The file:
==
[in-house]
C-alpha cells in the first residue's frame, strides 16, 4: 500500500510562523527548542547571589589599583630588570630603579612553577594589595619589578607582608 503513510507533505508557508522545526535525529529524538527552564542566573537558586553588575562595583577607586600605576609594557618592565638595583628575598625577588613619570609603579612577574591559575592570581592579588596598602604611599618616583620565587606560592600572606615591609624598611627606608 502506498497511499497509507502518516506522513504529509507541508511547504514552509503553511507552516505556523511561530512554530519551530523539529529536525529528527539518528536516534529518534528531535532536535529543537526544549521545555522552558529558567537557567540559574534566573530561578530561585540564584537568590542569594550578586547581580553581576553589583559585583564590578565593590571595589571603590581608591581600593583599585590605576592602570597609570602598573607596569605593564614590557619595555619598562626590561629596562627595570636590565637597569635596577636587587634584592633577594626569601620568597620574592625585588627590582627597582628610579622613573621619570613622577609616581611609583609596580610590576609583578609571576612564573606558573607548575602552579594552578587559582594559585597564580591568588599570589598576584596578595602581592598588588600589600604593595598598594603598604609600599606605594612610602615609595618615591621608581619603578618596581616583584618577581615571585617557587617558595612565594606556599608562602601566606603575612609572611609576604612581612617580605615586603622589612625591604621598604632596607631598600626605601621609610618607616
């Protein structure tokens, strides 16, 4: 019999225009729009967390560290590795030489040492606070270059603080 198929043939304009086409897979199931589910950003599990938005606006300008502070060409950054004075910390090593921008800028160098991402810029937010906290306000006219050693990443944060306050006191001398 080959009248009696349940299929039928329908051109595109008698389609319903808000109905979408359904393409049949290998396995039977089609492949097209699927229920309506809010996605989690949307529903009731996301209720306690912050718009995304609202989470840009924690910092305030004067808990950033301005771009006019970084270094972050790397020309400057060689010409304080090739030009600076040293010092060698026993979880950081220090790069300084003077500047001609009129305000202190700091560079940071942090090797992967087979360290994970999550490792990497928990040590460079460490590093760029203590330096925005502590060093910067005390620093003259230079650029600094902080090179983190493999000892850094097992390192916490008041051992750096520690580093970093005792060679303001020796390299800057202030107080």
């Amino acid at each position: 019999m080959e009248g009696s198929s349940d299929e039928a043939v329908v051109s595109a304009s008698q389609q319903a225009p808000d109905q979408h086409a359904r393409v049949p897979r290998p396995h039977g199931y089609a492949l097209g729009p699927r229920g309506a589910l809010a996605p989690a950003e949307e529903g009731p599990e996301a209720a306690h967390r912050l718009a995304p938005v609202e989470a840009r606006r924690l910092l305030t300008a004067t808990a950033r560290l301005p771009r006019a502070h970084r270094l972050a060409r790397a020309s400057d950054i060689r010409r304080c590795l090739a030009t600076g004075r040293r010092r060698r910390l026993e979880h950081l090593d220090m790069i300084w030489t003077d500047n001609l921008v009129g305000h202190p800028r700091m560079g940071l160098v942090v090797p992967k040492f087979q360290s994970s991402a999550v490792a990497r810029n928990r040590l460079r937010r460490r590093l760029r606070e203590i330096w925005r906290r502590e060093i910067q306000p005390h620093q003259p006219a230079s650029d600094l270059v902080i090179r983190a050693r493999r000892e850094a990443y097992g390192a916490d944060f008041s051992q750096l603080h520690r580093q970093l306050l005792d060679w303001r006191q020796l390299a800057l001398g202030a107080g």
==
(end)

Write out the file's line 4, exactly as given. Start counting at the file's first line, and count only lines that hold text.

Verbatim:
């Amino acid at each position: 019999m080959e009248g009696s198929s349940d299929e039928a043939v329908v051109s595109a304009s008698q389609q319903a225009p808000d109905q979408h086409a359904r393409v049949p897979r290998p396995h039977g199931y089609a492949l097209g729009p699927r229920g309506a589910l809010a996605p989690a950003e949307e529903g009731p599990e996301a209720a306690h967390r912050l718009a995304p938005v609202e989470a840009r606006r924690l910092l305030t300008a004067t808990a950033r560290l301005p771009r006019a502070h970084r270094l972050a060409r790397a020309s400057d950054i060689r010409r304080c590795l090739a030009t600076g004075r040293r010092r060698r910390l026993e979880h950081l090593d220090m790069i300084w030489t003077d500047n001609l921008v009129g305000h202190p800028r700091m560079g940071l160098v942090v090797p992967k040492f087979q360290s994970s991402a999550v490792a990497r810029n928990r040590l460079r937010r460490r590093l760029r606070e203590i330096w925005r906290r502590e060093i910067q306000p005390h620093q003259p006219a230079s650029d600094l270059v902080i090179r983190a050693r493999r000892e850094a990443y097992g390192a916490d944060f008041s051992q750096l603080h520690r580093q970093l306050l005792d060679w303001r006191q020796l390299a800057l001398g202030a107080g």